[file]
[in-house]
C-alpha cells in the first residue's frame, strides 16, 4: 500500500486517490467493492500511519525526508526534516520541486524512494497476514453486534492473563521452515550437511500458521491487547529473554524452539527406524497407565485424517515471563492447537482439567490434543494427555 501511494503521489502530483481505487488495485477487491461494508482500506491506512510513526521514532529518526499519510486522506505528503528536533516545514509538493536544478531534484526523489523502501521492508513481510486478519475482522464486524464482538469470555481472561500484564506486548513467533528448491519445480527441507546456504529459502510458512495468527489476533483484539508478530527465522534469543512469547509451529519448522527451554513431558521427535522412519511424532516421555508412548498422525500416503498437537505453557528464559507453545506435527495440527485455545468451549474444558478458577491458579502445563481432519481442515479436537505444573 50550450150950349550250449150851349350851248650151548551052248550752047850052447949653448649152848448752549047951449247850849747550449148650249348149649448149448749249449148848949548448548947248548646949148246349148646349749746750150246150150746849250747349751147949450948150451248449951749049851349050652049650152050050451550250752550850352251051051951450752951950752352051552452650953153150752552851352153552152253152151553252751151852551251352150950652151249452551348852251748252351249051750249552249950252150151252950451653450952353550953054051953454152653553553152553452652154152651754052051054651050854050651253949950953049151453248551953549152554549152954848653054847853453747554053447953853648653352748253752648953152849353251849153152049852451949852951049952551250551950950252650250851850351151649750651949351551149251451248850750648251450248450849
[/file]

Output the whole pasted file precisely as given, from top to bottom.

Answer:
[in-house]
C-alpha cells in the first residue's frame, strides 16, 4: 500500500486517490467493492500511519525526508526534516520541486524512494497476514453486534492473563521452515550437511500458521491487547529473554524452539527406524497407565485424517515471563492447537482439567490434543494427555 501511494503521489502530483481505487488495485477487491461494508482500506491506512510513526521514532529518526499519510486522506505528503528536533516545514509538493536544478531534484526523489523502501521492508513481510486478519475482522464486524464482538469470555481472561500484564506486548513467533528448491519445480527441507546456504529459502510458512495468527489476533483484539508478530527465522534469543512469547509451529519448522527451554513431558521427535522412519511424532516421555508412548498422525500416503498437537505453557528464559507453545506435527495440527485455545468451549474444558478458577491458579502445563481432519481442515479436537505444573 50550450150950349550250449150851349350851248650151548551052248550752047850052447949653448649152848448752549047951449247850849747550449148650249348149649448149448749249449148848949548448548947248548646949148246349148646349749746750150246150150746849250747349751147949450948150451248449951749049851349050652049650152050050451550250752550850352251051051951450752951950752352051552452650953153150752552851352153552152253152151553252751151852551251352150950652151249452551348852251748252351249051750249552249950252150151252950451653450952353550953054051953454152653553553152553452652154152651754052051054651050854050651253949950953049151453248551953549152554549152954848653054847853453747554053447953853648653352748253752648953152849353251849153152049852451949852951049952551250551950950252650250851850351151649750651949351551149251451248850750648251450248450849